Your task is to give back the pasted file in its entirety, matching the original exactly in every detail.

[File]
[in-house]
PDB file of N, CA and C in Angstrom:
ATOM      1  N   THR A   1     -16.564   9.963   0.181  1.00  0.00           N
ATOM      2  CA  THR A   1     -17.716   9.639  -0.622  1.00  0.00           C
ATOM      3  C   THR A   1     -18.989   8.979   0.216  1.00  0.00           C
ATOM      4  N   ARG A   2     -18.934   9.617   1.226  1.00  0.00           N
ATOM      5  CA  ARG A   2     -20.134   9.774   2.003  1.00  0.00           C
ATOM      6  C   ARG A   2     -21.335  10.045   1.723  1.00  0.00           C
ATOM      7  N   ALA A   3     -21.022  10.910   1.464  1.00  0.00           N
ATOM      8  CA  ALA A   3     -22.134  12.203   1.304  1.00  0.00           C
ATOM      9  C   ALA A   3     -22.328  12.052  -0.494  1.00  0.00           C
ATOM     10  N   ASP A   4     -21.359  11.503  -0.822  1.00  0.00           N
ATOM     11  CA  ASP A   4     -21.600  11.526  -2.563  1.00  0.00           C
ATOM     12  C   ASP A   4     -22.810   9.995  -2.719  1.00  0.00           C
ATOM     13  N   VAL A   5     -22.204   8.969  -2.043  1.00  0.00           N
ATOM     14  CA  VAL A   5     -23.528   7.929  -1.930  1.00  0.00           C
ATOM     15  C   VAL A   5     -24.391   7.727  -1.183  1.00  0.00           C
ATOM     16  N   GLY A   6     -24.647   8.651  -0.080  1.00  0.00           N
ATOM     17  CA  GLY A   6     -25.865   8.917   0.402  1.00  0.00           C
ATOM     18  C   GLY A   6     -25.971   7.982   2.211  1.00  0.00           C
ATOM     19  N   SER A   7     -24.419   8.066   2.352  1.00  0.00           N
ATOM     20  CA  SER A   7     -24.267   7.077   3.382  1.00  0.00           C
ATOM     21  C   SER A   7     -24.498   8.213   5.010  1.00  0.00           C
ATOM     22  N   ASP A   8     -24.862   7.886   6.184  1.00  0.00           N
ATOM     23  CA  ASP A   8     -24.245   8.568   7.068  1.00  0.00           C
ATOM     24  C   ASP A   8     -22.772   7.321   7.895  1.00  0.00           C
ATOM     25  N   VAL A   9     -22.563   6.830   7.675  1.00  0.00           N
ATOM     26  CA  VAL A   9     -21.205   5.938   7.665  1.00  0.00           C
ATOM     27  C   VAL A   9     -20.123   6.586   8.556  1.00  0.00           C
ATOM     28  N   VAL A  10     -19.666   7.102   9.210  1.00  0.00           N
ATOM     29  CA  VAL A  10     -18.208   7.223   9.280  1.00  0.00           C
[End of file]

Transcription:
[in-house]
PDB file of N, CA and C in Angstrom:
ATOM      1  N   THR A   1     -16.564   9.963   0.181  1.00  0.00           N
ATOM      2  CA  THR A   1     -17.716   9.639  -0.622  1.00  0.00           C
ATOM      3  C   THR A   1     -18.989   8.979   0.216  1.00  0.00           C
ATOM      4  N   ARG A   2     -18.934   9.617   1.226  1.00  0.00           N
ATOM      5  CA  ARG A   2     -20.134   9.774   2.003  1.00  0.00           C
ATOM      6  C   ARG A   2     -21.335  10.045   1.723  1.00  0.00           C
ATOM      7  N   ALA A   3     -21.022  10.910   1.464  1.00  0.00           N
ATOM      8  CA  ALA A   3     -22.134  12.203   1.304  1.00  0.00           C
ATOM      9  C   ALA A   3     -22.328  12.052  -0.494  1.00  0.00           C
ATOM     10  N   ASP A   4     -21.359  11.503  -0.822  1.00  0.00           N
ATOM     11  CA  ASP A   4     -21.600  11.526  -2.563  1.00  0.00           C
ATOM     12  C   ASP A   4     -22.810   9.995  -2.719  1.00  0.00           C
ATOM     13  N   VAL A   5     -22.204   8.969  -2.043  1.00  0.00           N
ATOM     14  CA  VAL A   5     -23.528   7.929  -1.930  1.00  0.00           C
ATOM     15  C   VAL A   5     -24.391   7.727  -1.183  1.00  0.00           C
ATOM     16  N   GLY A   6     -24.647   8.651  -0.080  1.00  0.00           N
ATOM     17  CA  GLY A   6     -25.865   8.917   0.402  1.00  0.00           C
ATOM     18  C   GLY A   6     -25.971   7.982   2.211  1.00  0.00           C
ATOM     19  N   SER A   7     -24.419   8.066   2.352  1.00  0.00           N
ATOM     20  CA  SER A   7     -24.267   7.077   3.382  1.00  0.00           C
ATOM     21  C   SER A   7     -24.498   8.213   5.010  1.00  0.00           C
ATOM     22  N   ASP A   8     -24.862   7.886   6.184  1.00  0.00           N
ATOM     23  CA  ASP A   8     -24.245   8.568   7.068  1.00  0.00           C
ATOM     24  C   ASP A   8     -22.772   7.321   7.895  1.00  0.00           C
ATOM     25  N   VAL A   9     -22.563   6.830   7.675  1.00  0.00           N
ATOM     26  CA  VAL A   9     -21.205   5.938   7.665  1.00  0.00           C
ATOM     27  C   VAL A   9     -20.123   6.586   8.556  1.00  0.00           C
ATOM     28  N   VAL A  10     -19.666   7.102   9.210  1.00  0.00           N
ATOM     29  CA  VAL A  10     -18.208   7.223   9.280  1.00  0.00           C